stored in memory that is used by more than one form, but for this I
always use class modules as data storage structures. A common case
of this is report filtering. I use a dialog form for collecting the
filter ctieria and store the criteria in a class module. The report
then talks to the class module to figure out what filter it should
use.

Since the reports and forms are all using a single class module as
an intermediary, this means that multiple reports can use the same
class module, and it can have as many individual instances as
necessary (something that's not possible with global variables),
and
it also means the the report doesn't need to know anything about
the
filter dialog form, nor the form anything about the report. Both
need know only about the class module that is used to store the
data.

Indeed, in general, I make the dialog forms completely stupid, and
put all the code that pulls data out of them in the subroutine that
opens the dialog. This makes it possible to use a single dialog
form
in multiple contexts without the form needing to know anything at
all about those contexts.

So, something like this (where the close button of the dialog
doesn't actually close the form, just make it invisible, and the
Cancel button sets the form's .Tag property to "Cancel":

' this line needs to be in a public module
Global clsReportCriter ia As New clReportCriteri a

' this code is wherever you're printing your filtered report
DoCmd.OpenForm "dlgReportCrite ria", , , , , acDialog
If Forms!dlgReport Criteria.Tag <> "Cancel" Then
With Forms!dlgReport Criteria
clsReportCriter ia.Criterion1 = !txtCriterion1
clsReportCriter ia.Criterion2 = !txtCriterion2
End With
DoCmd.OpenRepor t "MyReport"
End If
DoCmd.Close acform, "dlgReportCrite ria"

In the OnOpen event of MyReport, you'd check to see
clsReportCriter ia has any values set and use those for filtering
the
report's recordset.

In the report's OnClose event, you'd have this:

Set clsReportCriter ia = Nothing

Now, you will note that I"ve replaced a collectin of Global
variables with a Global instance of a Class Module, so you might
say
that I'm just doing a more complex version of the same thing.

But the added complexity gives you full control over the scope of
the values you store in the globally available variables.

And that's the chief problem with bare Global variables -- they are
too easy to poke new values into that could break other code that
depends on values having been put in them. With multiple class
instances, you can control exactly which instances of the variables
you want to use, and you can easily set them back to nothing.

For globals that you set at application initiation from some form
of
stored value, it's better, in my opinion, to replace them with
self-healing functions that use Static variables insternally. Say
you have an application name that you use in a lot of report or
form
headers. You could have a Global like this:

Global strAppName As String

and in your initialization routine assign a value to it like this:

strAppName=DLoo kup("KeyValue", "tblSetting s", "[Key]='AppName'")

Now, I"d replace the global variable with a function:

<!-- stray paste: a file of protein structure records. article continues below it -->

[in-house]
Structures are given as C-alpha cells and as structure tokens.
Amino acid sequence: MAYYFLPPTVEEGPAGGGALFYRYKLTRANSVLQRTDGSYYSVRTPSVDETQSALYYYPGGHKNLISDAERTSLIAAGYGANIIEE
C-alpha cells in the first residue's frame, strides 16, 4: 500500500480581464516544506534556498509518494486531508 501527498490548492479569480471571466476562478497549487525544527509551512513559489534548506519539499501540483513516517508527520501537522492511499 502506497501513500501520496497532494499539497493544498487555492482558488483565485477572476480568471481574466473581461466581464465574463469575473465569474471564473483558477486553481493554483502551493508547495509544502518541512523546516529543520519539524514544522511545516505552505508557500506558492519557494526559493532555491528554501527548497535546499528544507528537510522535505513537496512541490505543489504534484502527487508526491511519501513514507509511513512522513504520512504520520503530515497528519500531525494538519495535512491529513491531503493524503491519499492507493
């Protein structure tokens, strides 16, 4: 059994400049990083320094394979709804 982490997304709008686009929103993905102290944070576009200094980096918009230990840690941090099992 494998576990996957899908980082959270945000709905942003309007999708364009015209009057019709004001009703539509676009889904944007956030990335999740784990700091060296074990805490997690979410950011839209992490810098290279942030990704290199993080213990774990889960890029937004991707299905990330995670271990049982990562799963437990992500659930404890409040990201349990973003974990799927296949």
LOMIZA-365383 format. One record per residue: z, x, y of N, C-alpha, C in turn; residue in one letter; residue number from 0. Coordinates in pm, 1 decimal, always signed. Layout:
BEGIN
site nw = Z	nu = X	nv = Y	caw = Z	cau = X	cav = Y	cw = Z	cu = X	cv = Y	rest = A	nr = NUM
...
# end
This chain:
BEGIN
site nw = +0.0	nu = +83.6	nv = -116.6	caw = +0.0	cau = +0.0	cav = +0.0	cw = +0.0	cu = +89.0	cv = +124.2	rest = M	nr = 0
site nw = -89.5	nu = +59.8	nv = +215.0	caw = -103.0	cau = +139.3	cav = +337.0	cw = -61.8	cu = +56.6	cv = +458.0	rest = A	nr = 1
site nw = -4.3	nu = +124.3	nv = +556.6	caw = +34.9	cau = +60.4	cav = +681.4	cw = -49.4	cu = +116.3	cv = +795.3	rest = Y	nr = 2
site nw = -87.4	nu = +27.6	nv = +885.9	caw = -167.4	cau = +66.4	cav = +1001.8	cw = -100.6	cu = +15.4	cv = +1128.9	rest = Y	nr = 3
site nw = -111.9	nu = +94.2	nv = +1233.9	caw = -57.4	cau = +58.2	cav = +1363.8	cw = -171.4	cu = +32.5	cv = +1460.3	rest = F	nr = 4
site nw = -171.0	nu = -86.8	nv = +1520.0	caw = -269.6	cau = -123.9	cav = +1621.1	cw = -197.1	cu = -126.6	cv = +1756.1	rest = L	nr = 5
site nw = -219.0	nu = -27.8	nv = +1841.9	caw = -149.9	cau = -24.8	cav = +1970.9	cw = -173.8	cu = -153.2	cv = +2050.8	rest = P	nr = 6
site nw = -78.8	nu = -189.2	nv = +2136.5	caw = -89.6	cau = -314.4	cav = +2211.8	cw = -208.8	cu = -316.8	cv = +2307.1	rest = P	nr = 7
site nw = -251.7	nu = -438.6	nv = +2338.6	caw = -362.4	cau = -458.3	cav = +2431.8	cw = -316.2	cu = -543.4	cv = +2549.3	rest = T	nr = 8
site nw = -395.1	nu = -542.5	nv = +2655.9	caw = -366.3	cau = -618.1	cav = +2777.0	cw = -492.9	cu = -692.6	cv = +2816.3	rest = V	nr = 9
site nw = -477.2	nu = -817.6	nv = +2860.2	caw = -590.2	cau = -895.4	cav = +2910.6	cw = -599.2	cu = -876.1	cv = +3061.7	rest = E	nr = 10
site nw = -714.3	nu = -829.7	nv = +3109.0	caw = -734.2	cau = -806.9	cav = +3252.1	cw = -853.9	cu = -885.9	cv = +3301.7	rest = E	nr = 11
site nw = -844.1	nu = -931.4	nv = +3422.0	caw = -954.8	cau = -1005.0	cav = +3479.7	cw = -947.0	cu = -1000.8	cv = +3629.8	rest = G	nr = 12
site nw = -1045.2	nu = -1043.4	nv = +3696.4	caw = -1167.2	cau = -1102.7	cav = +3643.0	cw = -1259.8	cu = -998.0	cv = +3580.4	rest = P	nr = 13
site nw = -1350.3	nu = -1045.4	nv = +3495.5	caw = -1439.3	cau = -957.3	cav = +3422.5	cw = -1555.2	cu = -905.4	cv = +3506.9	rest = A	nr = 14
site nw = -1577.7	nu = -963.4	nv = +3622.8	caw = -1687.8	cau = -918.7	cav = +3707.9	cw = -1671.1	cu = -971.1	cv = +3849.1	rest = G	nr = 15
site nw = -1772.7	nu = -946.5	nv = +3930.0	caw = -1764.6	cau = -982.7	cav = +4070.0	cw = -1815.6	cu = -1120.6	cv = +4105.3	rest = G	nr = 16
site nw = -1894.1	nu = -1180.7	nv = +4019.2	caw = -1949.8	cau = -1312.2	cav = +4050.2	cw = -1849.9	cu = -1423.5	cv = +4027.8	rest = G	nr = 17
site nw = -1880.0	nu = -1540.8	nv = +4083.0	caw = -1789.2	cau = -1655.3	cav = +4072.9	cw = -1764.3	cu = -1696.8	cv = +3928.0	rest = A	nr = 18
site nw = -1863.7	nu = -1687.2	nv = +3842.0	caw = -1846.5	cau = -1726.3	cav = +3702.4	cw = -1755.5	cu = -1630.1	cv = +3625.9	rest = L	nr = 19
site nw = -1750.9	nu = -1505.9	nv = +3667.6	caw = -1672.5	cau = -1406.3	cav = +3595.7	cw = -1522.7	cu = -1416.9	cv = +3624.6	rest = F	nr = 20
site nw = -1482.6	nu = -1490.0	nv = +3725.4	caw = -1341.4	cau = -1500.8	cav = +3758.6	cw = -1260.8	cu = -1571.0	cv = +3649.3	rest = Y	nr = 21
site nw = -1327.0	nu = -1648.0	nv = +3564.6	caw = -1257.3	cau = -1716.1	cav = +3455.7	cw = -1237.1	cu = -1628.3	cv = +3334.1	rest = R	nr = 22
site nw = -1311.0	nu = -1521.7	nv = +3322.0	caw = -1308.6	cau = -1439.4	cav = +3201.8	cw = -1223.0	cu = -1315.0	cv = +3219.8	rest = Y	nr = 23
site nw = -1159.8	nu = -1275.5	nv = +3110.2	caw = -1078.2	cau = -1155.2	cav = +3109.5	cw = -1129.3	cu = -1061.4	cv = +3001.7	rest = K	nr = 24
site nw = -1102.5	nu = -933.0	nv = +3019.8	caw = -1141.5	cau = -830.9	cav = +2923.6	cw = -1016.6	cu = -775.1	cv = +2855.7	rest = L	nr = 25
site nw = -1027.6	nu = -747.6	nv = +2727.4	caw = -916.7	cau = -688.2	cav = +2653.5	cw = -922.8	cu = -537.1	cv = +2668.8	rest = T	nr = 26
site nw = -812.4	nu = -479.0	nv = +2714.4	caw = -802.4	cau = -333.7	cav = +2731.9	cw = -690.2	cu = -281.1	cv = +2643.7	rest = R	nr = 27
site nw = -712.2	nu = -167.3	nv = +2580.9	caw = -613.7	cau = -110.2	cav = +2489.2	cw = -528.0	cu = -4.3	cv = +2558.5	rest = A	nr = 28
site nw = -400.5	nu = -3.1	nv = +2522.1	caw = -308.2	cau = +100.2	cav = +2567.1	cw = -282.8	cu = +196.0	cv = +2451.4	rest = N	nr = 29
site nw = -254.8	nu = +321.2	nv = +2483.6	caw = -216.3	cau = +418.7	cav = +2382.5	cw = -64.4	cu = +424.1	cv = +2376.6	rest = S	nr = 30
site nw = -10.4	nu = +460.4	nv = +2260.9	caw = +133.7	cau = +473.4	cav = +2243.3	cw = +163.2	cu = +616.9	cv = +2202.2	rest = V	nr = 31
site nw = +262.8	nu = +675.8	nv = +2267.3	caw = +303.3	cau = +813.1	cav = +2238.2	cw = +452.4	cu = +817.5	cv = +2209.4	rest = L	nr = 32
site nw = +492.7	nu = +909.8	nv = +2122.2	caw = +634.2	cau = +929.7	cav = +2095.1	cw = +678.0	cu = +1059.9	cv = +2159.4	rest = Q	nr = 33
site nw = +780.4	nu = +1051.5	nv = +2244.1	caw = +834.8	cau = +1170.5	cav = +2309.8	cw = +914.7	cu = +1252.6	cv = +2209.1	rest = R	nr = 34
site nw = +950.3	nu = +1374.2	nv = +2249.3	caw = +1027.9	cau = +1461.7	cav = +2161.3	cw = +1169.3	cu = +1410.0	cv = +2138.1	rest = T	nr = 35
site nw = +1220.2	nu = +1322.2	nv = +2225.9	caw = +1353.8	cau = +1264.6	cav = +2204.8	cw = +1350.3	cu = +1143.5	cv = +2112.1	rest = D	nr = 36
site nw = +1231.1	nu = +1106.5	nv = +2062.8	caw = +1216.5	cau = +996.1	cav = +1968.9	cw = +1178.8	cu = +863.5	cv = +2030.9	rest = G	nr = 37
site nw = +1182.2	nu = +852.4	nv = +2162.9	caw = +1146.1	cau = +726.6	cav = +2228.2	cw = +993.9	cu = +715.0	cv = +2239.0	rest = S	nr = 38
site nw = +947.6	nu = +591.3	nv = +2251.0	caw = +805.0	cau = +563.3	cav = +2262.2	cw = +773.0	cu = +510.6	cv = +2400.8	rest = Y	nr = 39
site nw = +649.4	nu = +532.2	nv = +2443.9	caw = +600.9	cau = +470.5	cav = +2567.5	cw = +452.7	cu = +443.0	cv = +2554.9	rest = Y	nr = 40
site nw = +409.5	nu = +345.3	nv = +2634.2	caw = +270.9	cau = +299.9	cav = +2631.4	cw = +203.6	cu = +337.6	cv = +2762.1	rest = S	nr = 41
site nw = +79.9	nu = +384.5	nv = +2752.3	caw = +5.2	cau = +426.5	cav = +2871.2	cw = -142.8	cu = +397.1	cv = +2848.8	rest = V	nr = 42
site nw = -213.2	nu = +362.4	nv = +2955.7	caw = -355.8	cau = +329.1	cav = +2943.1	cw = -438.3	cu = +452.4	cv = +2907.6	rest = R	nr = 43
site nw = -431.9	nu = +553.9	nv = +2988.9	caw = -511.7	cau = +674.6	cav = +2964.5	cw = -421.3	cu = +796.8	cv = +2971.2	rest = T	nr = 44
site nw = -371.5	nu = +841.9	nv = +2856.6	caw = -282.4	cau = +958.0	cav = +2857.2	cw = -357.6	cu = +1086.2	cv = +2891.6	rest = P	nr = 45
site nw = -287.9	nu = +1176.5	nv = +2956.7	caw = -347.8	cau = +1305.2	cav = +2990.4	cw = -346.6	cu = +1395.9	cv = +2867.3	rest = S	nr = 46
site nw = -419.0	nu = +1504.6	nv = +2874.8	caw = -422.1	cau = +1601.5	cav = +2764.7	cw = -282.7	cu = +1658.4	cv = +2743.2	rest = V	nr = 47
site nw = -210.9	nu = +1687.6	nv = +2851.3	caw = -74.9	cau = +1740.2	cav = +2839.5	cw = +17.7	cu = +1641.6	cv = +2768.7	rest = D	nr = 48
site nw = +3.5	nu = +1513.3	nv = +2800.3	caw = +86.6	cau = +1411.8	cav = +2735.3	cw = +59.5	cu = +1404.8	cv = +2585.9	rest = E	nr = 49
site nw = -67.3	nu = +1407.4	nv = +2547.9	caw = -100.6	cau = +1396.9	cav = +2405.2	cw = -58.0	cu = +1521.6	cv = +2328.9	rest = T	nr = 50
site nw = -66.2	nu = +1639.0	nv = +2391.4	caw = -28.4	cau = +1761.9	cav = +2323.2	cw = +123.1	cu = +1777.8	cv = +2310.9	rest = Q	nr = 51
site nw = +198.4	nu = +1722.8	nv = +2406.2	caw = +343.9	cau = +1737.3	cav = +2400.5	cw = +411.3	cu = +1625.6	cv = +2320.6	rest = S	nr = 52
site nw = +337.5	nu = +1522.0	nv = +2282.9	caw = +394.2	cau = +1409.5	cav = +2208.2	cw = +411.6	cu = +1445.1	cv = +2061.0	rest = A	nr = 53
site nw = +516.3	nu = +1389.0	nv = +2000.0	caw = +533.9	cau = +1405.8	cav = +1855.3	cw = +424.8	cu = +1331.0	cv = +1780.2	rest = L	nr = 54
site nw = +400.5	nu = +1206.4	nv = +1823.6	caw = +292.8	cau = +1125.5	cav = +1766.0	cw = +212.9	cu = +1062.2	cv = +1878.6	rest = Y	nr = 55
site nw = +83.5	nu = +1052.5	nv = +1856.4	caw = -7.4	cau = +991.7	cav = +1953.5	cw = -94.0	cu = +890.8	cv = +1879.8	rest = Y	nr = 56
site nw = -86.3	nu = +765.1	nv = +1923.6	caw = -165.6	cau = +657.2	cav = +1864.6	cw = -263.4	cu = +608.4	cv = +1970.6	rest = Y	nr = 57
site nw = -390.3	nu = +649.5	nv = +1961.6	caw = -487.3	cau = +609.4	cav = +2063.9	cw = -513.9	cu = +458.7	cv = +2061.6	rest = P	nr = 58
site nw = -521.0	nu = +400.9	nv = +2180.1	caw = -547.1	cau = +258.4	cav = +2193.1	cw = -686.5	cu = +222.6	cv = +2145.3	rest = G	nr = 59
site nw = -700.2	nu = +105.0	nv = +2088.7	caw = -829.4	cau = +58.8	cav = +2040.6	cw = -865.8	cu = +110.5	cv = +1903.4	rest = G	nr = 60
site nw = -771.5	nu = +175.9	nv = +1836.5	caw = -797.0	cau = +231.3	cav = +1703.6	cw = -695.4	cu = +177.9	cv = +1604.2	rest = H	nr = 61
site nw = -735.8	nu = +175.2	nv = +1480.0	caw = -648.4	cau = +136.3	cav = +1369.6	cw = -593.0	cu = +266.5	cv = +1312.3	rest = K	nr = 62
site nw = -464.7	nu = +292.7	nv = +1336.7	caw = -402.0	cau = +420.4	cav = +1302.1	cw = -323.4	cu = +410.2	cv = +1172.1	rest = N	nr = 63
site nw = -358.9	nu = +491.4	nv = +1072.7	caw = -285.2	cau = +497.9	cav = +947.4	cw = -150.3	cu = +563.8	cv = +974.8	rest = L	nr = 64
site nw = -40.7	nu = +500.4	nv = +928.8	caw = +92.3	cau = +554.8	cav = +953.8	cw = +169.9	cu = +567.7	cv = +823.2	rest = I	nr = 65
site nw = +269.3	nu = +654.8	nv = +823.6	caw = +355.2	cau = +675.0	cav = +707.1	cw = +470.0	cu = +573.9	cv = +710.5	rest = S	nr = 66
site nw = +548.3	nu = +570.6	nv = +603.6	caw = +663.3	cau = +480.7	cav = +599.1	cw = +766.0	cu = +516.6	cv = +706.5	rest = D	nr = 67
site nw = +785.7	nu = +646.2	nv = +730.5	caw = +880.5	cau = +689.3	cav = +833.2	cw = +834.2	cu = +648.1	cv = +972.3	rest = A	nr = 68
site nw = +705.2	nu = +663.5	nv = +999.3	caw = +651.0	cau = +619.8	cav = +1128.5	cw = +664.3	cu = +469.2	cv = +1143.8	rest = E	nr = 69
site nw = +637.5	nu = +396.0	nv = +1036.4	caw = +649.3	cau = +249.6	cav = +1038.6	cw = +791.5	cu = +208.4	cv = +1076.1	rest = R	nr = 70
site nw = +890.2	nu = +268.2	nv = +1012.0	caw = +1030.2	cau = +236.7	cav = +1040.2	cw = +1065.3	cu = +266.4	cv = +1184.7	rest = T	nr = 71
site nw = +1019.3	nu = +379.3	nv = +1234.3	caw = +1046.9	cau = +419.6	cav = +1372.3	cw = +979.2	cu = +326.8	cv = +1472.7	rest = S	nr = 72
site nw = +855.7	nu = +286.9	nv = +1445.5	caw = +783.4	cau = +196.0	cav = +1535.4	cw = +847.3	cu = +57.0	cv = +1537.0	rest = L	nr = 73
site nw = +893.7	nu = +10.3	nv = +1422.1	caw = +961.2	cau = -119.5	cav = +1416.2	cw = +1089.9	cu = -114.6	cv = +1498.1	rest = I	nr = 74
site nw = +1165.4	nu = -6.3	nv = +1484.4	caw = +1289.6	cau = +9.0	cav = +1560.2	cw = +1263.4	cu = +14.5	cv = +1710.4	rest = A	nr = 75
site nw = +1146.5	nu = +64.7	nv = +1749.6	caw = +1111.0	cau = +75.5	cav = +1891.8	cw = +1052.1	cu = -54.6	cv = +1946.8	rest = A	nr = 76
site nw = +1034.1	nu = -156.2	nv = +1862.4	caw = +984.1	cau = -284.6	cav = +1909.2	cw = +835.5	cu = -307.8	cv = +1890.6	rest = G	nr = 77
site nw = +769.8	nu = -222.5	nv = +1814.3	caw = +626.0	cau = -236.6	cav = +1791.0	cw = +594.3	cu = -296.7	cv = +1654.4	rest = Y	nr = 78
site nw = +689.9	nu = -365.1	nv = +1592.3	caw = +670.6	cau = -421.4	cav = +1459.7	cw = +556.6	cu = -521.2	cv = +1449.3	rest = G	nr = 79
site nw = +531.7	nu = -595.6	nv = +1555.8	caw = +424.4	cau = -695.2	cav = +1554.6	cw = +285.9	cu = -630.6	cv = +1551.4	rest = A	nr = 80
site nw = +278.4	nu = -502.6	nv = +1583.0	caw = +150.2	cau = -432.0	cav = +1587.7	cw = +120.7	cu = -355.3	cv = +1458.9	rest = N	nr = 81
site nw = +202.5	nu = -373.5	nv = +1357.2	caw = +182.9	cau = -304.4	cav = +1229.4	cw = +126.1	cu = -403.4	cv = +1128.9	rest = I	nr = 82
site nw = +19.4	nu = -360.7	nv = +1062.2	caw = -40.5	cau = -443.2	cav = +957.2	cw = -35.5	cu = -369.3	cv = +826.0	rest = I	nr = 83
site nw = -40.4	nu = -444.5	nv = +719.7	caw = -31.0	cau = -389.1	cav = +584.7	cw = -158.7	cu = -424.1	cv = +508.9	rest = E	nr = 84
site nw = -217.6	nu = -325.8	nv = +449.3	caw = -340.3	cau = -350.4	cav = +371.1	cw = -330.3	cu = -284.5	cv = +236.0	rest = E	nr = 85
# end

Public Function strAppName () As String
Static strApplicationN ame As String

If Len(strApplicat ionName) = - Then
strApplicationN ame = DLookup("KeyVal ue", _
"tblSetting s", "[Key]='AppName'")
End If
strAppName = strApplicationN ame
End Function

This gives you 3 advantages:

1. you don't need global variables for it, since the wrapper
function keeps the static variable hidden to itself.

2. oif converting from global variables to functions like this, you
don't have to change code that uses the global variable, if you
make
the function name the same as the former globabl variable.

3. you no longer have to initialize the values for these global
variables, as the function is self-healing -- it fhe value hasn't
been set at the first call to the function, it is looked up and set
then. This means the first time your app uses it in a session, as
well as after code resets during the development stage.

So, basically the only Globals I have in any app are globals for
data structures that are used in multiple places. This would mostly
be arrays and class modules.

Of course, I also have a lot of applications in production use that
date from the time when I didn't know any of these techniques, so I
do have to deal with global variables all the time. But it is a
real
headache and I try to engineer them out of the way weenever
practical.

--
David W. Fenton http://www.bway.net/~dfenton
dfenton at bway dot net http://www.bway.net/~dfassoc
Nov 13 '05 #9
MLH <CR**@NorthStat e.net> wrote in
news:19******** *************** *********@4ax.c om:
What about these 3: GlobalString, MySQL and GlobalVariant. I use
them really for convenience more than anything. Anytime I want to
concat a bunch of crap like

MySQL = "SELECT tblNCcounties.C ounty,
tblNCcities.Cit yName
FROM (tblNCcities LEFT JOIN tblNCcityCounty JunctionTable "
MySQL = MySQL & "ON tblNCcities.Cit yID =
tblNCcityCounty JunctionTable.C ityID) LEFT JOIN tblNCcounties ON "
MySQL = MySQL & "tblNCcityCount yJunctionTable. CountyID =
tblNCcounties.C ountyID WHERE (((tblNCcities. CityName) "
MySQL = MySQL & "= GetMyString())) ORDER BY
tblNCcities.Cit yName;"

then assign a combo box its rowsource or do a RunSQL command, this global var is a handier than a pocket on a shirt. I don't have to
dimension it or anything - its there when I need it, so I just use it. Its a habit. Even though I think its value is assured after
assigning it, I do realize that in some cron-based event running
somewhere else, it might possibly be changed. I guess that, in
itself, is reason enough to abandon the practice. But it sure will be a hard habit to break. Any more comments - anybody?


Been there, done that, and found that even though I thought I was
being careful to assign the value each time I used it, I ended up
with legacy values from other contexts.

This is the absolute *worst* tyhpe of usage of a glabal variable,
because the problems that can result from a breakdown are so hard
to
troubleshoot and will be dependent on the order of events that
happened before you used it.

This is the first kind of global variable that you should
eliminate.

--
David W. Fenton http://www.bway.net/~dfenton
dfenton at bway dot net http://www.bway.net/~dfassoc
Nov 13 '05 #10